State capture occurs when powerful or wealthy interests interfere with decision-making and assume a degree of control over the democratic rule-making process itself.
The World Bank noticed that it can occur in wealthy democracies through control over resources, the threat of violence, or other forms of influence.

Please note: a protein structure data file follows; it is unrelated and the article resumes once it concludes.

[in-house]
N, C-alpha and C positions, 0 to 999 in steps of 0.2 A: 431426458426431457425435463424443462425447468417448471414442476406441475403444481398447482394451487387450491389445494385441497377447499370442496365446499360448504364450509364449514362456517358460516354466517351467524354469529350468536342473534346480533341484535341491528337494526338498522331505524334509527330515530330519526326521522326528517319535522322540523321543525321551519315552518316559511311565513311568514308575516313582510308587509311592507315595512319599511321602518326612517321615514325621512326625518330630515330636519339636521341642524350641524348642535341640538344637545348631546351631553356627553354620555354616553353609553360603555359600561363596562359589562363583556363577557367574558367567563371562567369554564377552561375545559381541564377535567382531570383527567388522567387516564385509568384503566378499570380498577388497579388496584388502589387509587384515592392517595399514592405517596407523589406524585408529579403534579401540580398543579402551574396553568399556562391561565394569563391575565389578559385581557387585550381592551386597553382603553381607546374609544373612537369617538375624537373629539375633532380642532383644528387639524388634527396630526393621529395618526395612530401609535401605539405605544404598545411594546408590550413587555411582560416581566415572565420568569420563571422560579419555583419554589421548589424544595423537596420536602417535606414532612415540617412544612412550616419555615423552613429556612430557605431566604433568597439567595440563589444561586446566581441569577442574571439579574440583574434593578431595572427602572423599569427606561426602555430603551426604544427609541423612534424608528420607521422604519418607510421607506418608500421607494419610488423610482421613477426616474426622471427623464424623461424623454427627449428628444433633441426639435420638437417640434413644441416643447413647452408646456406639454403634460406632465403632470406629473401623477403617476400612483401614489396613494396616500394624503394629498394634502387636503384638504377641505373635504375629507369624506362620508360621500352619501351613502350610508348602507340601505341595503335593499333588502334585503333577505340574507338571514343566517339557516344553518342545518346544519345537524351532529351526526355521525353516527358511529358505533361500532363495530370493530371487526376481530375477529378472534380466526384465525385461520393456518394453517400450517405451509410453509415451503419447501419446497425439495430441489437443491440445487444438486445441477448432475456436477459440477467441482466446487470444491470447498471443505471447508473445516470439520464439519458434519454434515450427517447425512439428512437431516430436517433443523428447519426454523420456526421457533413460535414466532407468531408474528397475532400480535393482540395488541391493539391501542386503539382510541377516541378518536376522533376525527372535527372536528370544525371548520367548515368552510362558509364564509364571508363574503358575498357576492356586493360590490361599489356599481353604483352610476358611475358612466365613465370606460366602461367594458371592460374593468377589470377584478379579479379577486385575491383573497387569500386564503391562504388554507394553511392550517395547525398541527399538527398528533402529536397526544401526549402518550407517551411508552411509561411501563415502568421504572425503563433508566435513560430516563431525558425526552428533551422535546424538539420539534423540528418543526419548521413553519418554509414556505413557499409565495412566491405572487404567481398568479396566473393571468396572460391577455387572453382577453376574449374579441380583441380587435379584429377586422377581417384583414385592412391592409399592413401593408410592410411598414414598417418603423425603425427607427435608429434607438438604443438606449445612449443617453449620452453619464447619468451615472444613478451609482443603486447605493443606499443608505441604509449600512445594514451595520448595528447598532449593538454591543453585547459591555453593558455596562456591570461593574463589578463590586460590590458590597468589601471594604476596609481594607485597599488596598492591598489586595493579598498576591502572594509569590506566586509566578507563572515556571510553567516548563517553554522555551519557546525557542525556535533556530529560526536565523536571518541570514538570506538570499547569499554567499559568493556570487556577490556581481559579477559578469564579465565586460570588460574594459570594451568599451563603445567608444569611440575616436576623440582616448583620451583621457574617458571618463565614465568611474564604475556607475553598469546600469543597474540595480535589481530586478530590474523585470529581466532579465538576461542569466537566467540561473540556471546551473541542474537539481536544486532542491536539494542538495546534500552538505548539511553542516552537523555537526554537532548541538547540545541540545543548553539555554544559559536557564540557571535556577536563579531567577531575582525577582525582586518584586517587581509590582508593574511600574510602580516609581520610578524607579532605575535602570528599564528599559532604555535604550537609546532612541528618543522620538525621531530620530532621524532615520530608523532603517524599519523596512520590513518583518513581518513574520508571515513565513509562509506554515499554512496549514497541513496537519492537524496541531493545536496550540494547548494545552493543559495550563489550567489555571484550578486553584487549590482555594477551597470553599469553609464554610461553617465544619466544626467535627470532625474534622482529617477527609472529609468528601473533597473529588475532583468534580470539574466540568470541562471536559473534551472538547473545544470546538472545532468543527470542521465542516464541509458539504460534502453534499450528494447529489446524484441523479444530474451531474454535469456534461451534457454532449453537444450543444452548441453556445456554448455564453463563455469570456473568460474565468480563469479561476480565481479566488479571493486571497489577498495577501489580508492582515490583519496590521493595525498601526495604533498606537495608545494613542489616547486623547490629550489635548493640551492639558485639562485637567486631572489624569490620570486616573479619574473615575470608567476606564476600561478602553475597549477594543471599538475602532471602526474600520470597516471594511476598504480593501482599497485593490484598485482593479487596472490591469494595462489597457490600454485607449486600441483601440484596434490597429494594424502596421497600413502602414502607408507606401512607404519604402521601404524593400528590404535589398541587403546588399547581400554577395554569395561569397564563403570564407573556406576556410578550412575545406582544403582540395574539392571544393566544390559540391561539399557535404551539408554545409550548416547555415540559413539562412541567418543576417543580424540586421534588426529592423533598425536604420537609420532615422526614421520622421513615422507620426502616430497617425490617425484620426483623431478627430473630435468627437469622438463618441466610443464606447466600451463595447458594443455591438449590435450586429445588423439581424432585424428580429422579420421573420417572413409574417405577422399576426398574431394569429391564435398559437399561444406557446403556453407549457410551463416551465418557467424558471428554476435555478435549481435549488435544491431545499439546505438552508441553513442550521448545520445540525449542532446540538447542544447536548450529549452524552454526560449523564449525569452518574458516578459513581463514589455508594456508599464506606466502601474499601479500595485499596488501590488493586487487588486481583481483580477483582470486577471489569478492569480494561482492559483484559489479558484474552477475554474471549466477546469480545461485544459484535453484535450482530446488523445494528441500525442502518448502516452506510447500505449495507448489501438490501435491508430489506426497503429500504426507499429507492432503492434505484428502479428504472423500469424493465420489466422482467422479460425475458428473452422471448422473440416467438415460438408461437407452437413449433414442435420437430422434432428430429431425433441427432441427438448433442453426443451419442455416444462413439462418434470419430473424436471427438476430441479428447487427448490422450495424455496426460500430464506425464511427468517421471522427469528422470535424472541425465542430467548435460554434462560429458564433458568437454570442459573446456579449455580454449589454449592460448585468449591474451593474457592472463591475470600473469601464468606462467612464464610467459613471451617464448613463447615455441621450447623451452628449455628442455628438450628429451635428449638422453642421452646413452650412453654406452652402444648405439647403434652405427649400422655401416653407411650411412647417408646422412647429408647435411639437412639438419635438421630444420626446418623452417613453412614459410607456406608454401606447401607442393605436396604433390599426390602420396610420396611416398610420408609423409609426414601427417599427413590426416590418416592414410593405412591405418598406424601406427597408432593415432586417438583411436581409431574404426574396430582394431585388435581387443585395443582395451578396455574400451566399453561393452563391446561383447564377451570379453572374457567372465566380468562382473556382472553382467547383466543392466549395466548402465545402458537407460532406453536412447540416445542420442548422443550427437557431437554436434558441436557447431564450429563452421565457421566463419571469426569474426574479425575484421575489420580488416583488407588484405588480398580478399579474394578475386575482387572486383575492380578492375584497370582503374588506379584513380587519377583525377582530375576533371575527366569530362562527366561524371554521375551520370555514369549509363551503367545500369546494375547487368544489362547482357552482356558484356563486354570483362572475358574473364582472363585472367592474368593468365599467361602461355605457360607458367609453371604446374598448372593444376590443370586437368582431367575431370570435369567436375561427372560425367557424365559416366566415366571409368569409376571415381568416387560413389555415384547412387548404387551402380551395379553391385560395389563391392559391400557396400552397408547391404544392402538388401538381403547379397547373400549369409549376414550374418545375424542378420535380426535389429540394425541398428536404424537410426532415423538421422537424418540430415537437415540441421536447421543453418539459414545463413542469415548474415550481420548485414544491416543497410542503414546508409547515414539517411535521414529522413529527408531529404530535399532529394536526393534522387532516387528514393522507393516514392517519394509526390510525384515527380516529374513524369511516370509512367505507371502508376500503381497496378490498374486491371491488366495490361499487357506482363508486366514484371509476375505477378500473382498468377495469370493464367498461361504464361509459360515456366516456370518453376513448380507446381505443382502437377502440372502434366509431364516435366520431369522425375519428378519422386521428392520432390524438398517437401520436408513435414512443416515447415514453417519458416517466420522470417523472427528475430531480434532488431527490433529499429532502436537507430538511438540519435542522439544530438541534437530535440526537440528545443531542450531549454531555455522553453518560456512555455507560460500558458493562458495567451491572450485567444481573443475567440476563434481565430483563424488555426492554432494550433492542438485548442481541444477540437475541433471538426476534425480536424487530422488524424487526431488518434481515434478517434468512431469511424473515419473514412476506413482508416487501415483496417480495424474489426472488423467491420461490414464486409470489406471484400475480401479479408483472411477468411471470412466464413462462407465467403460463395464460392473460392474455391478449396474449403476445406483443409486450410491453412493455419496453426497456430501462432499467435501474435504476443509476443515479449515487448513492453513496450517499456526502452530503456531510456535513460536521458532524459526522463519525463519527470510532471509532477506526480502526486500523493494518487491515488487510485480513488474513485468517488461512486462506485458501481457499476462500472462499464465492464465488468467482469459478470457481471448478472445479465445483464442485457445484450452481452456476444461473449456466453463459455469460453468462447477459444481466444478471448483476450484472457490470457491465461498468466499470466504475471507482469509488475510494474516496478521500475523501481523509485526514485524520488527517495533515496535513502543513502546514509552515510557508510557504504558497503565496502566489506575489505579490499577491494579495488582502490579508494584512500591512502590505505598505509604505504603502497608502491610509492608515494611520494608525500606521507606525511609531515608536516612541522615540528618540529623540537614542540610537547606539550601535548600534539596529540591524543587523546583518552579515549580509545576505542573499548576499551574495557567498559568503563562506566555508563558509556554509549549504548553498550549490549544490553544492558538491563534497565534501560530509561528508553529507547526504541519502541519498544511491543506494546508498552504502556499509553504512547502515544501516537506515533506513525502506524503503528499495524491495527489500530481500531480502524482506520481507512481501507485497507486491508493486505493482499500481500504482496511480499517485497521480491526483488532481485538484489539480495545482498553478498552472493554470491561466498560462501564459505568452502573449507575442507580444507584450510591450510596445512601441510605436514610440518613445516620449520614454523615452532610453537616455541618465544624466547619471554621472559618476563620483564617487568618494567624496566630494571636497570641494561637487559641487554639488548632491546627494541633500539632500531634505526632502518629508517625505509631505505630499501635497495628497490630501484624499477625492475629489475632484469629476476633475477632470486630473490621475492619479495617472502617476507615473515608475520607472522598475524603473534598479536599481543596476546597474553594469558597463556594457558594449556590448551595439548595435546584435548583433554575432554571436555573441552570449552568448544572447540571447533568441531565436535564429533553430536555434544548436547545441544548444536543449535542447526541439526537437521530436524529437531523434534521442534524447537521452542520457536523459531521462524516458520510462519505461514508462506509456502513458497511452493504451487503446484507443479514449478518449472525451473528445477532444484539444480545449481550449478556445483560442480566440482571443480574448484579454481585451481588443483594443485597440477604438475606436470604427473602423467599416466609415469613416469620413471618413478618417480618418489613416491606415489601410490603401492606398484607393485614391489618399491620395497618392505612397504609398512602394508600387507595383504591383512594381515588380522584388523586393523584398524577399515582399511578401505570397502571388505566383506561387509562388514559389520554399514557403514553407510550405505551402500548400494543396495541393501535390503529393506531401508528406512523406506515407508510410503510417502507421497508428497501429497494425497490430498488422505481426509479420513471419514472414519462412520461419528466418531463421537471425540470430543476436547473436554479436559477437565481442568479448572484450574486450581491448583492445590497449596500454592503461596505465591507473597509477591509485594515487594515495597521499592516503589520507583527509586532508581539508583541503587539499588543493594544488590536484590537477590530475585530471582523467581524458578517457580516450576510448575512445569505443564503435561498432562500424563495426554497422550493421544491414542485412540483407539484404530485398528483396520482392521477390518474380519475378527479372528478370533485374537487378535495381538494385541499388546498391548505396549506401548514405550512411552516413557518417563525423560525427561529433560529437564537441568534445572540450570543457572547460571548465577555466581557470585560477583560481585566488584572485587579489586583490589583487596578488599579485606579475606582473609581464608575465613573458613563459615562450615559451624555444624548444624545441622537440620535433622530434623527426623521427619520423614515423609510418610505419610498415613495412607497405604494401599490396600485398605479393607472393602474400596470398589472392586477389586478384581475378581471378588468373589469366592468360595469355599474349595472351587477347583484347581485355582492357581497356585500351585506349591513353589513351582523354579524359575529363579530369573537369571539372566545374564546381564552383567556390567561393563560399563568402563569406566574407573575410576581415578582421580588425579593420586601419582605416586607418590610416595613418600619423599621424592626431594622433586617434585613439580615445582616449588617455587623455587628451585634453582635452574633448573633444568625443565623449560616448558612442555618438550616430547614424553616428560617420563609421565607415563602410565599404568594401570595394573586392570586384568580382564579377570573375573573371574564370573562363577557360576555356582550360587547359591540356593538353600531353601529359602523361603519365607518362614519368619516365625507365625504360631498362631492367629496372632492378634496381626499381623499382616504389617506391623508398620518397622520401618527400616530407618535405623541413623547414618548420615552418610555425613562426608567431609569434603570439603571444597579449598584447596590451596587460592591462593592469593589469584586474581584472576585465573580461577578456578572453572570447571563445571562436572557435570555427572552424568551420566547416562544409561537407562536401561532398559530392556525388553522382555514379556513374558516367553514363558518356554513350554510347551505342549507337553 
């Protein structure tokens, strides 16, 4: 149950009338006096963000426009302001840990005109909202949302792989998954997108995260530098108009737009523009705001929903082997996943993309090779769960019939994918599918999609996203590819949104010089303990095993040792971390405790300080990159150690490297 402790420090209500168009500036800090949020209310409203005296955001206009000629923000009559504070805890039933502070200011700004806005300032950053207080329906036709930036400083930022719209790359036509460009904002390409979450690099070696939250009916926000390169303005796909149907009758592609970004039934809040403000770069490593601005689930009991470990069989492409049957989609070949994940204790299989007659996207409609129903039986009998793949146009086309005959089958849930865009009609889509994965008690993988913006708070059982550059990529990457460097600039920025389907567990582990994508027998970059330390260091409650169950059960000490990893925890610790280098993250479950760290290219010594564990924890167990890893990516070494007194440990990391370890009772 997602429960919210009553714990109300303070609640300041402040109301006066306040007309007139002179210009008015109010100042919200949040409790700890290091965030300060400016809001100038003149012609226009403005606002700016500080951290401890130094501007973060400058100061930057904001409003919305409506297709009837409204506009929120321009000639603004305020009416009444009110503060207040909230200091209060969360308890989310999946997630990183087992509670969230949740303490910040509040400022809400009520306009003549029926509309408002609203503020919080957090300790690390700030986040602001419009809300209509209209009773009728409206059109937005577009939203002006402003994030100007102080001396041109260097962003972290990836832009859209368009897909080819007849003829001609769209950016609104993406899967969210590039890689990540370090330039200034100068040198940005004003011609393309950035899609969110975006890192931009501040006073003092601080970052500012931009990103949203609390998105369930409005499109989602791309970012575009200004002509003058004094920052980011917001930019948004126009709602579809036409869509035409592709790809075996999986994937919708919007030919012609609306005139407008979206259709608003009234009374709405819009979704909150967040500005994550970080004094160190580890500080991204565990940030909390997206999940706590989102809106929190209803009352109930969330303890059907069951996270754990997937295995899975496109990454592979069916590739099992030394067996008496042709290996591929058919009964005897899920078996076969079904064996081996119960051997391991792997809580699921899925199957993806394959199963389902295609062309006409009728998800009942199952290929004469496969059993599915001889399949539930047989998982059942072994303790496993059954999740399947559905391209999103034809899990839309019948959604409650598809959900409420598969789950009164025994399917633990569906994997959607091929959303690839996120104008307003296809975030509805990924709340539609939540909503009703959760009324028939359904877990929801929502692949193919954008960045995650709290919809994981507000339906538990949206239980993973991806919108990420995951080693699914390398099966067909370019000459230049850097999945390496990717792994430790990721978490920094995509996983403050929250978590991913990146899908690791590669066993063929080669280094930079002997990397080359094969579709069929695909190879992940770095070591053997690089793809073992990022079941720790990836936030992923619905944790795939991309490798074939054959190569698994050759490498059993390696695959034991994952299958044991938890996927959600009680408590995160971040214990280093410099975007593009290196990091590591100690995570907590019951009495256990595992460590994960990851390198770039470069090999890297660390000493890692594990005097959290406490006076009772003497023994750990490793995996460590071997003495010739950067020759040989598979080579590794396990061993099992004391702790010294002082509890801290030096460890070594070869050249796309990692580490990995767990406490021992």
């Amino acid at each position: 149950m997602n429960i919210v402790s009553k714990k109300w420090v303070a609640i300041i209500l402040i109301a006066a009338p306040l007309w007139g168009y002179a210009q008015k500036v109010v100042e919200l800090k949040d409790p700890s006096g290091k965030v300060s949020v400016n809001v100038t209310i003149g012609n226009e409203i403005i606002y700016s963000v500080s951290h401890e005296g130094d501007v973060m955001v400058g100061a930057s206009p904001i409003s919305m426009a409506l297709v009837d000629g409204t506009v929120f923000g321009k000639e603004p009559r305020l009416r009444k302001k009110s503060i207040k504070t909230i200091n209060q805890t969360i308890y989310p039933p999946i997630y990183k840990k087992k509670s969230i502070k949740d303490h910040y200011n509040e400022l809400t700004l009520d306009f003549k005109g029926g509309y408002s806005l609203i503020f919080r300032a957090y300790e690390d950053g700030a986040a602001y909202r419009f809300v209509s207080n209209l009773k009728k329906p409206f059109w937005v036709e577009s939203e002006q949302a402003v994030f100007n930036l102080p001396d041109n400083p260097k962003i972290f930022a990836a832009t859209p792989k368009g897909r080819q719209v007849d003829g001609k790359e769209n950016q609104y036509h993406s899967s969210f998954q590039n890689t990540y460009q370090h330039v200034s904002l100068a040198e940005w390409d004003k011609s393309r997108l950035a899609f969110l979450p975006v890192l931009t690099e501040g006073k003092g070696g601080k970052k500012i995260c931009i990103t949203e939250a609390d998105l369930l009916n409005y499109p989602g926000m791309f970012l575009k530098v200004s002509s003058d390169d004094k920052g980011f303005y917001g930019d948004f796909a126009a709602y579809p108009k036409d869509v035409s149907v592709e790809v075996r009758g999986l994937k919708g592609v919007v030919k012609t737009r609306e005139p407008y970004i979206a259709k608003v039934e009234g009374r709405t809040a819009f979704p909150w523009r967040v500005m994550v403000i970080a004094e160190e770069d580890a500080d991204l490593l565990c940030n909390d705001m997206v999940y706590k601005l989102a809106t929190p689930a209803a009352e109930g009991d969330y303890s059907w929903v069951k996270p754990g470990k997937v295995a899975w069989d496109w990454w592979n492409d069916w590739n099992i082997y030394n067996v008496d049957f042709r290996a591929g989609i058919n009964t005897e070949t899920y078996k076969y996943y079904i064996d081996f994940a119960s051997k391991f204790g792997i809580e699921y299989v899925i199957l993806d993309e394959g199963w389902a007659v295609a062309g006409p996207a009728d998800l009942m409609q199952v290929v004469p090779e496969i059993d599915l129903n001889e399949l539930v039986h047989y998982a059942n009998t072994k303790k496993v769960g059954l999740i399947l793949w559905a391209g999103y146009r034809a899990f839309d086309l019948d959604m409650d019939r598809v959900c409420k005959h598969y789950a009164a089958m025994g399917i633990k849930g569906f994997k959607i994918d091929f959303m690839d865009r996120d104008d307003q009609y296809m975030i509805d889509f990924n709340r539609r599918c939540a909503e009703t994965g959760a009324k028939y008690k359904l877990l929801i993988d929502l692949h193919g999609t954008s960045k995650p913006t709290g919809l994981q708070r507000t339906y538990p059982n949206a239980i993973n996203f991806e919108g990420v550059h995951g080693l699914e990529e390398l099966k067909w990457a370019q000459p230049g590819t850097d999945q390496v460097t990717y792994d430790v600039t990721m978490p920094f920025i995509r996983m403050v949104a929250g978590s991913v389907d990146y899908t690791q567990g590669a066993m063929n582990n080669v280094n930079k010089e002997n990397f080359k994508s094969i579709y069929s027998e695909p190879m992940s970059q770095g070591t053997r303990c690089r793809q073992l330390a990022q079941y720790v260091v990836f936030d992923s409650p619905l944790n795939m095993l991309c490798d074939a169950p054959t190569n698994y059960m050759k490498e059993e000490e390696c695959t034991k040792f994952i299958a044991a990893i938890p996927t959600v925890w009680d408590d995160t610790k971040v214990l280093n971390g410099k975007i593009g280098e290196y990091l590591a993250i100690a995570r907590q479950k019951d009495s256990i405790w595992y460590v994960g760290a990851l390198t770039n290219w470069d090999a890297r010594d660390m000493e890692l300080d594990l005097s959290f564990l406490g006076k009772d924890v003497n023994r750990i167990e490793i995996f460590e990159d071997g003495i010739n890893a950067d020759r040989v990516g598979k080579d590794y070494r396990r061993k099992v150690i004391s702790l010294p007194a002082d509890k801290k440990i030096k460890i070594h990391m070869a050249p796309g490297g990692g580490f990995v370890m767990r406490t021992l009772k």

By its nature, state capture is usually hidden, often in plain sight. The scandals that hit the news are the tip of the iceberg. The report breaks down six modes of influence used in state capture:
- Financial interventions in politics
- Lobbying and personal influence
- Revolving doors and personnel exchange
- Institutional repurposing
- Research and policy-making
- Public influence campaigns.
The report also explores two case studies in detail and sets out four recommendations on how to confront State capture.